Although you couldn’t have paid me enough to attend an event like this, I don’t begrudge the crowd one night of fun. Liverpool has been one of the hardest hit areas of the UK; they barely emerged from the first national lockdown at all before being put back into local restrictions. But it’s also hard not see these people as lab rats in a giant (and risky) scientific experiment. I guess there’s no other way to assess the organisation and impact of large events than to actually hold one. But even so, despite the huge strides the UK has made in recent months, I still find it a little disquieting. At a time when much of Europe continues to struggle and India is now reporting 400,000 new Covid cases every day, a giant party feels a little incongruous.

And, ever so quietly, the government is now gently seeding the message that some degree of restrictions such as masks may yet continue after 21st June. It’s not what people want to hear, of course. But it may well be just how things need to be, at least in the medium-term. I don’t imagine it will go down particularly well with the anti-mask/anti-lockdown vaccine sceptics, though.

Sunday 2nd May

Well, that was as close to a normal afternoon/evening as we have had for a very long time.

Since lockdown restrictions started to ease, we’ve visited friends and family and sat in gardens together a few times. And on several occasions we’ve barbecued simultaneously with our next-door neighbours, taking advantage of the missing fence panel between our gardens to share a chat, a drink and a fire-pit while still complying with Covid rules.

But today we managed to get three households together across our two gardens. On one of the mildest evenings so far this year, we cracked open the gin and beers and whiled away the hours. The kids played games on their phones. The adults talked about the long camping weekend we’re all doing this summer. Yes, we talked a bit about pandemic-related topics, but for the most part, just for one evening, we were largely able to push it to the back of our minds.

It was bliss. It was something resembling normal.

I’m looking forward enormously to the prospect of returning to normal activity. But I do wonder whether the actual ending of restrictions will prove to be a more traumatic process than we realise. I’m getting there, but I know I’m still not quite ready for everything that a return to normal entails. Some people are definitely ready, while others who have been shielding may not be for quite some time yet. Getting used to restrictions and lockdowns took a lot of getting used to; emerging from them may well prove to be similarly tricky.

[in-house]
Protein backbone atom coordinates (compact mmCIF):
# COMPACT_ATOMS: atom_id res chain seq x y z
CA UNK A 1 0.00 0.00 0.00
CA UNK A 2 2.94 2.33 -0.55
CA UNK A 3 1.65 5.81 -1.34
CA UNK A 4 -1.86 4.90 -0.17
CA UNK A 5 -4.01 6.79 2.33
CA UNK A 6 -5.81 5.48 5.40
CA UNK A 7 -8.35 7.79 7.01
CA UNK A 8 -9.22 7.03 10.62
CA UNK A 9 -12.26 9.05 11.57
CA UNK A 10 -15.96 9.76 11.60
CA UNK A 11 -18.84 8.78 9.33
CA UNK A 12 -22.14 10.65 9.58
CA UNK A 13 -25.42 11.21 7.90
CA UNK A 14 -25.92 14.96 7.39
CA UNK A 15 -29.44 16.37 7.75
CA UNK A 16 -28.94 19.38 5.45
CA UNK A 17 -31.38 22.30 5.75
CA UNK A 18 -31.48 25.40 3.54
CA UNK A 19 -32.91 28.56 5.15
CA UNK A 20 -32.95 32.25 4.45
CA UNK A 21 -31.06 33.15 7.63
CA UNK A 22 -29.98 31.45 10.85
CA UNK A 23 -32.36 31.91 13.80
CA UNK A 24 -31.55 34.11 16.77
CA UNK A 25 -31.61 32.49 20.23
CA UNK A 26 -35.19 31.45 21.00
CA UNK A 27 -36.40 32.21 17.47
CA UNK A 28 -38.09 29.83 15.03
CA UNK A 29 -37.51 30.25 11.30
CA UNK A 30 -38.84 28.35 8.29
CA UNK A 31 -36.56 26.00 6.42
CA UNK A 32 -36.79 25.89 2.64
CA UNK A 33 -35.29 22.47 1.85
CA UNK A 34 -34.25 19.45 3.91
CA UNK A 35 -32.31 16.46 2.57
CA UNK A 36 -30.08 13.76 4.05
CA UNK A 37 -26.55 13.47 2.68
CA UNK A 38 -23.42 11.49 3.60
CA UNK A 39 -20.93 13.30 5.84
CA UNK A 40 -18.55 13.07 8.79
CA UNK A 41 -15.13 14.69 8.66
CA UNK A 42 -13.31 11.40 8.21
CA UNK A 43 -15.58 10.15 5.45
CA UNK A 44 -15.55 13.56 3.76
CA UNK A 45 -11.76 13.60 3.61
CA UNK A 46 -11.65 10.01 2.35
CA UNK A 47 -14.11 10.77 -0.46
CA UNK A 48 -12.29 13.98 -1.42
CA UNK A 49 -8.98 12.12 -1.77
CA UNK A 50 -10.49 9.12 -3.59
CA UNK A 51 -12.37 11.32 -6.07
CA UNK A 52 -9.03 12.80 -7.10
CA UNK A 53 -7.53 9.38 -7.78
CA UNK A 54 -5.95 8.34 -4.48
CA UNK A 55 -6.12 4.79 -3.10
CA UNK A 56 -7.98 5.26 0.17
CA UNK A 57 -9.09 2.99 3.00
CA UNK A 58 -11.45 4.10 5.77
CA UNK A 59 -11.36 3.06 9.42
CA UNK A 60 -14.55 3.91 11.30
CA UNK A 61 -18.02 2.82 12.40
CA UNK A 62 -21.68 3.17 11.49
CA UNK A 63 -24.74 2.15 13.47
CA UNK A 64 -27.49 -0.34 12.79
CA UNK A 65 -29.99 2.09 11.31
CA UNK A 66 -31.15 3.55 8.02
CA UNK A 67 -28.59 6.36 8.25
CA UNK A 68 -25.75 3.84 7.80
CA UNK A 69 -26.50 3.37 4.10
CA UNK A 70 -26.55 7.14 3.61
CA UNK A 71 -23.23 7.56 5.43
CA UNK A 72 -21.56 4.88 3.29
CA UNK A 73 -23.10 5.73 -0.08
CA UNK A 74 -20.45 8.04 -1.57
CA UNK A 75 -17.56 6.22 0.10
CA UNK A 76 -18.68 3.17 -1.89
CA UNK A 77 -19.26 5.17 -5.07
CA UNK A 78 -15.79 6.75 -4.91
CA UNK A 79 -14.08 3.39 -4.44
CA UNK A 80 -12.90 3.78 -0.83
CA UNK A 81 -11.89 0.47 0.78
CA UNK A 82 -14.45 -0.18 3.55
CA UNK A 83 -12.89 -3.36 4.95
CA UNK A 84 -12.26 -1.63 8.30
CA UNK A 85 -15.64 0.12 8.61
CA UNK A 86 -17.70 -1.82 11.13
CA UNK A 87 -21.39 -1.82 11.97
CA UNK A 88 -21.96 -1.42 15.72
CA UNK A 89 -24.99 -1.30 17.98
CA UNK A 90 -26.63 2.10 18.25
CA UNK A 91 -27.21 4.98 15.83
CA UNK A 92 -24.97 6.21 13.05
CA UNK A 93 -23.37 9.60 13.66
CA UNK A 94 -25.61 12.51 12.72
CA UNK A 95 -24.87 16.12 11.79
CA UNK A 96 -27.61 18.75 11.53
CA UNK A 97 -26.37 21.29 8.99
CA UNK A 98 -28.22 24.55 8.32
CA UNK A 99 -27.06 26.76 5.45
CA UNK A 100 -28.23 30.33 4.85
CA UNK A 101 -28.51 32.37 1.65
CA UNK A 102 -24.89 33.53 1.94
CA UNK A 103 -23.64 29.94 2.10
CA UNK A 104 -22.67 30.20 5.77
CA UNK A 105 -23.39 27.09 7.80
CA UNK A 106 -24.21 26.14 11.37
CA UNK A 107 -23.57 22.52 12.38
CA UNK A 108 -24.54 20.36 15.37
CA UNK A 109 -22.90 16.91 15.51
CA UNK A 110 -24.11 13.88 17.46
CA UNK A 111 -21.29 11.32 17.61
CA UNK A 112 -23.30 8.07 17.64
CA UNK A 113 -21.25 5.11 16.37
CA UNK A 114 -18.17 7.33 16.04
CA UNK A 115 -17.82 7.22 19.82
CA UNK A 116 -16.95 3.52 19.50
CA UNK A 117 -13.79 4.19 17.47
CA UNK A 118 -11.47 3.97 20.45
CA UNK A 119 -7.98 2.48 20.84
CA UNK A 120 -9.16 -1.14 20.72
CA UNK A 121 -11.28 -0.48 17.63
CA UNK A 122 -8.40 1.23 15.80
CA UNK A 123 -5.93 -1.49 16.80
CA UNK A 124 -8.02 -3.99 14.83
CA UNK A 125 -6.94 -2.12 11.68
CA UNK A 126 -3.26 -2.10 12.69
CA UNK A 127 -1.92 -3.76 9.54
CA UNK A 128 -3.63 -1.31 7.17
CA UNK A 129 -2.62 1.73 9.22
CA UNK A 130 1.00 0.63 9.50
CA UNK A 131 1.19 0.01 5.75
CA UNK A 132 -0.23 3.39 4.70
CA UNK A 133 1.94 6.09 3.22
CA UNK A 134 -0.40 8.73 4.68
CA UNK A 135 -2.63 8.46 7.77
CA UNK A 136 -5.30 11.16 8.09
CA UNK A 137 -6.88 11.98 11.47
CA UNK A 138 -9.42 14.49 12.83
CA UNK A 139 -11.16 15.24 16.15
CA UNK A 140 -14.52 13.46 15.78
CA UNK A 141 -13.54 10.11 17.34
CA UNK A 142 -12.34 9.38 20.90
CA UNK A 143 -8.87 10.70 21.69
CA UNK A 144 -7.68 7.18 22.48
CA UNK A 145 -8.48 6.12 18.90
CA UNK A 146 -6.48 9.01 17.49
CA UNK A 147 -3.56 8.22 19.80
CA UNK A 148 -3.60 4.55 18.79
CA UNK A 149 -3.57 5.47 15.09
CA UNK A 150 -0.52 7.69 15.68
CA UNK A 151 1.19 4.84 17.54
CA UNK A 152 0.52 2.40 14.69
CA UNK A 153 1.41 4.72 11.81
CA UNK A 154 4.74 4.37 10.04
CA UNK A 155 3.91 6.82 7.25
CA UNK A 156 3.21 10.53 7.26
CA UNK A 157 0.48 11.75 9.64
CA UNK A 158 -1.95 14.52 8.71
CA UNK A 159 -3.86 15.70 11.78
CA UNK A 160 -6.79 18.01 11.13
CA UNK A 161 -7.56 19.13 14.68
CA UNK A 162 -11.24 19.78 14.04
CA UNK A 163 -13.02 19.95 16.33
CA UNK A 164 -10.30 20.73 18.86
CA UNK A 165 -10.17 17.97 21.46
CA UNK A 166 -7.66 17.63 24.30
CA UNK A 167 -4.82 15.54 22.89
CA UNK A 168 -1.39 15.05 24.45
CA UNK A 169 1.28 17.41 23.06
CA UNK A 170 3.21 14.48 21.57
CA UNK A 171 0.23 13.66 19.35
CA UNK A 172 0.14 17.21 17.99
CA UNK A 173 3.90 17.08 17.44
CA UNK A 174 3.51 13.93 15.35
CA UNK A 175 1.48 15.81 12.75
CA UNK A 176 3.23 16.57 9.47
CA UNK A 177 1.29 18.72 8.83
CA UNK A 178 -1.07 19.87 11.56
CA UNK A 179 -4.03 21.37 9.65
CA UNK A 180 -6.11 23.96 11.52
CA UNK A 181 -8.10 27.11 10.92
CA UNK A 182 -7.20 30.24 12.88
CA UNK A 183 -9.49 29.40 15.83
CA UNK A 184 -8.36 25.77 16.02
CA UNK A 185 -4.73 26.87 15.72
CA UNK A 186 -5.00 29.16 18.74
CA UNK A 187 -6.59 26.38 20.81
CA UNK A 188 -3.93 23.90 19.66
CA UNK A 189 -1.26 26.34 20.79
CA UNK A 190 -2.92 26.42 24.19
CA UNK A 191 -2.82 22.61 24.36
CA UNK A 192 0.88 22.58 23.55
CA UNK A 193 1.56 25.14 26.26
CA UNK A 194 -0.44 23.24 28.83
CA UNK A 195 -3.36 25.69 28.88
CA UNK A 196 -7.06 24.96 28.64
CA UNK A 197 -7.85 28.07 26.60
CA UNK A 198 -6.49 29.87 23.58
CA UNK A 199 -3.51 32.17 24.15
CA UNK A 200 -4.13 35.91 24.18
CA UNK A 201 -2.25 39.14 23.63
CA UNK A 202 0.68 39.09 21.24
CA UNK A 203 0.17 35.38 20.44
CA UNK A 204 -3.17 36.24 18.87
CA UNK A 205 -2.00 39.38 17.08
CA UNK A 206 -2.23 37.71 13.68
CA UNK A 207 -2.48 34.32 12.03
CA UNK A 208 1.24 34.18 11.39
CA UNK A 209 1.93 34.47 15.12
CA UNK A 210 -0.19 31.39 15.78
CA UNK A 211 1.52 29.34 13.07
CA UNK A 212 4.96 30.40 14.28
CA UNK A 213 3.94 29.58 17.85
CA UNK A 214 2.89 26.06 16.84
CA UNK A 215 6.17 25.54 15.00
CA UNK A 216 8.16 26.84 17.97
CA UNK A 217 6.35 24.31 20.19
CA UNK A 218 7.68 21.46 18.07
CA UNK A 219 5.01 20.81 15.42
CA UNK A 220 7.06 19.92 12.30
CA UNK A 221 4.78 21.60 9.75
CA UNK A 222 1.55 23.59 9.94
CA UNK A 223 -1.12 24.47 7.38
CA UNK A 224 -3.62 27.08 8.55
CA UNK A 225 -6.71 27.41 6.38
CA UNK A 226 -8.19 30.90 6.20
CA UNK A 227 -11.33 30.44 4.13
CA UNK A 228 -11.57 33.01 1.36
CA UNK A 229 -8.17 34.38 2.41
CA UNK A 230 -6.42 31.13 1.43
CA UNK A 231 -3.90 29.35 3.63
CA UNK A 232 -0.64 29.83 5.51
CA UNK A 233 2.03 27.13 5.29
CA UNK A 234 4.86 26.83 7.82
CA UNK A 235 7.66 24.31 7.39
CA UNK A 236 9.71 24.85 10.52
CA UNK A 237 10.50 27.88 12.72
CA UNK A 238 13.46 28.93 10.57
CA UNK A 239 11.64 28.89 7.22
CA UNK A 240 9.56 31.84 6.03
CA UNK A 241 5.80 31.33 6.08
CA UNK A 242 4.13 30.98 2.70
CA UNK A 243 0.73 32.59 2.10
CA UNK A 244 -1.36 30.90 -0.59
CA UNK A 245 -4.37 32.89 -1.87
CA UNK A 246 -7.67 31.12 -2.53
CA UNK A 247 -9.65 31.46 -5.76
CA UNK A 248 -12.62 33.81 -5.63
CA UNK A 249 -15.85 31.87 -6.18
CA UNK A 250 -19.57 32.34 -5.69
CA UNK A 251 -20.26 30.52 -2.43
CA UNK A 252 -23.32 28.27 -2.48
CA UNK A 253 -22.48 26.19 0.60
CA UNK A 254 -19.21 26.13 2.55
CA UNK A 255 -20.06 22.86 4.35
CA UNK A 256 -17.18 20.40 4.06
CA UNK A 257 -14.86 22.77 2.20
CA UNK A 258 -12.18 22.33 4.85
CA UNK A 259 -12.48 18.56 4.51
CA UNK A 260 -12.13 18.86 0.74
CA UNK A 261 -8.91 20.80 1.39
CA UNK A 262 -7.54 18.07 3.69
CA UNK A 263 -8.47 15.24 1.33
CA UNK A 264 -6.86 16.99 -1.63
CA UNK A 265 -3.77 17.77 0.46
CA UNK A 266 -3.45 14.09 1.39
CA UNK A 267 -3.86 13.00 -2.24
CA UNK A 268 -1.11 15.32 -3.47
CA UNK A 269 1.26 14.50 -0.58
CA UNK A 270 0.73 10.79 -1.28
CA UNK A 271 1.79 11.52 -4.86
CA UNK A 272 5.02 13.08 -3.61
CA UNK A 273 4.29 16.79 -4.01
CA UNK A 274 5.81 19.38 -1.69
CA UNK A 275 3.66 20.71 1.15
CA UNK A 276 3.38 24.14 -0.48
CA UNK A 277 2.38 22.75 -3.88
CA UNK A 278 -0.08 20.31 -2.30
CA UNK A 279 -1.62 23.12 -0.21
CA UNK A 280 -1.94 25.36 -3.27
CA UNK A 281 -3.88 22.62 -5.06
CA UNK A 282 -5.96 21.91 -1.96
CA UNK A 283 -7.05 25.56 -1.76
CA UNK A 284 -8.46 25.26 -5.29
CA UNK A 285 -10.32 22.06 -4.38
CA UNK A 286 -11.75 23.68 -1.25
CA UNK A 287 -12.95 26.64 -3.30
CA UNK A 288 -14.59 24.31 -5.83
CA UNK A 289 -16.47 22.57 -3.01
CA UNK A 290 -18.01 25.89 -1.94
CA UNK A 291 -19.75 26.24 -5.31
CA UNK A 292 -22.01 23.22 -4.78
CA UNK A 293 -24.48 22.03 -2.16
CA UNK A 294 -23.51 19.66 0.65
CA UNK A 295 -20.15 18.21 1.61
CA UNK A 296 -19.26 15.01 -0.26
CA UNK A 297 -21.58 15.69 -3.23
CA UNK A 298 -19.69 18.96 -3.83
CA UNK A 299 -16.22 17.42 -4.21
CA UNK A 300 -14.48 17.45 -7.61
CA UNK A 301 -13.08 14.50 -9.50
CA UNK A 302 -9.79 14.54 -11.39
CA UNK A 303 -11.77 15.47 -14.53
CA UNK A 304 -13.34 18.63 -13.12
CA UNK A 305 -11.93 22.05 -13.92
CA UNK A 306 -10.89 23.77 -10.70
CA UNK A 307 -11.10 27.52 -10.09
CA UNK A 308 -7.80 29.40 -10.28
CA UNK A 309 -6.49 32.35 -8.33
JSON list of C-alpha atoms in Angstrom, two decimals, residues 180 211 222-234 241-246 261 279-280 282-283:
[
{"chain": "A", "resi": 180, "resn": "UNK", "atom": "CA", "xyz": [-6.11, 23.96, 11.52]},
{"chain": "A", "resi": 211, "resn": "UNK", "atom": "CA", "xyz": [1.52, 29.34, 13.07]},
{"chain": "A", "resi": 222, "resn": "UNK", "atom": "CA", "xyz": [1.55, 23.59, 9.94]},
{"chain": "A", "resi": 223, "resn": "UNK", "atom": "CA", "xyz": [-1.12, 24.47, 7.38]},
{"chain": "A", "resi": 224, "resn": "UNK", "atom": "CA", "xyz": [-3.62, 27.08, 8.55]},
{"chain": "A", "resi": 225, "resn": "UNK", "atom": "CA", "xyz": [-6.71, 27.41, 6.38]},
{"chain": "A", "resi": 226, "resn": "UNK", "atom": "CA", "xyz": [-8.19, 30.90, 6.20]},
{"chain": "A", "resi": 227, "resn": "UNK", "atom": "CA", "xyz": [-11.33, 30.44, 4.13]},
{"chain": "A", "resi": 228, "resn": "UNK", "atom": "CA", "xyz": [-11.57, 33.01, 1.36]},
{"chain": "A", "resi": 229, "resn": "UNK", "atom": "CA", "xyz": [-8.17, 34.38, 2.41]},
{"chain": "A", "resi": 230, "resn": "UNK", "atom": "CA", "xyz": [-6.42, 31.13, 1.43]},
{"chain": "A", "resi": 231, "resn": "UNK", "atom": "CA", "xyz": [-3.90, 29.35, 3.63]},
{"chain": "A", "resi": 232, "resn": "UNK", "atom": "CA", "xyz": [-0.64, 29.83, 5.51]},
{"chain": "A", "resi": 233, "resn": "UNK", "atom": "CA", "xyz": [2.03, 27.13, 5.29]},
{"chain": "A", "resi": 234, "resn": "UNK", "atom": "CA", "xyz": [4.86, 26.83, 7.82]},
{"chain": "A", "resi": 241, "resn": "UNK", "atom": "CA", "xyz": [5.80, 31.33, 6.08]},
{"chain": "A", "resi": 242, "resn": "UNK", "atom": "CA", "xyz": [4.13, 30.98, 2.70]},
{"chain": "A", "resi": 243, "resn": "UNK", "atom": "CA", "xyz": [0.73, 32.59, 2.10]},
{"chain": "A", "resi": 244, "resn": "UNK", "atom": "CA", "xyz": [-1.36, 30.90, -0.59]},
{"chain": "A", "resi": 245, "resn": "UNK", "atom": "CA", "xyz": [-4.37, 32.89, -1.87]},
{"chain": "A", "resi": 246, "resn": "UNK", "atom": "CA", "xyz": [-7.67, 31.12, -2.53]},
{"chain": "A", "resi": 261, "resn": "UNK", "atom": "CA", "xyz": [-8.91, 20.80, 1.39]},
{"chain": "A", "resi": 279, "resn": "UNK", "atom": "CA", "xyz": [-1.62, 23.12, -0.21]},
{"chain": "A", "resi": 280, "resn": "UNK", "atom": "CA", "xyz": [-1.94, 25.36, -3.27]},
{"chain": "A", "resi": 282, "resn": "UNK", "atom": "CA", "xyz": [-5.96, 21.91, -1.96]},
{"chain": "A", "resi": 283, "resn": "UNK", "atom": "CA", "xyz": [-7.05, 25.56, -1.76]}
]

Previous ‘Life under lockdown’ entries

Our ‘new normal’: March 15th-19th

And so it begins: March 20th-23rd

The shapeless monotony: March 24th-26th

A different life: March 27th-29th

Hanging in there: March 30th-April 5th

A marathon, not a sprint: April 6th-13th

So it begins again: April 14th-19th

Not what I expected: April 20th-26th

A never-ending hiatus?: April 27th-May 3rd

Months, not weeks: May 4th-10th

The long road back to ‘normal’ May 11th-17th

The end of the beginning: May 18th-24th

Time to take back control: May 25th-31st

Edging back to normal: June 1st-7th

Preparing for ‘the blip’: June 8th-14th

The middle of nowhere: June 15th-21st

The road back to normality: June 22nd-28th

Releasing the pause button: June 29th-July 12th

Ticking the boxes: July 13th-26th

Normal, and yet not normal: July 27th-August 9th

An uncertain future: August 10th-21st

Here we go again: September 22nd

The Covid Hokey Cokey: September 23rd-October 4th

200 days later: October 5th-18th

Déjà vu: October 19th-November 1st

In the balance: November 2nd-15th

Not too early: November 16th-29th

Preparing for a not-normal Christmas: November 30th-December 13th

A different Christmas: December 14th-27th

Back to square one: December 28th-January 10th

Birthdays and hospitals: January 11th-24th

Waist-deep in molasses: January 25th-February 7th

Hope or expectation?: February 8th-22nd

Nearer the end than the beginning: February 23rd-March 8th

One year later: March 9th-23rd

The times they are a-changin’: March 24th-April 5th

Getting away from it all: April 6th-18th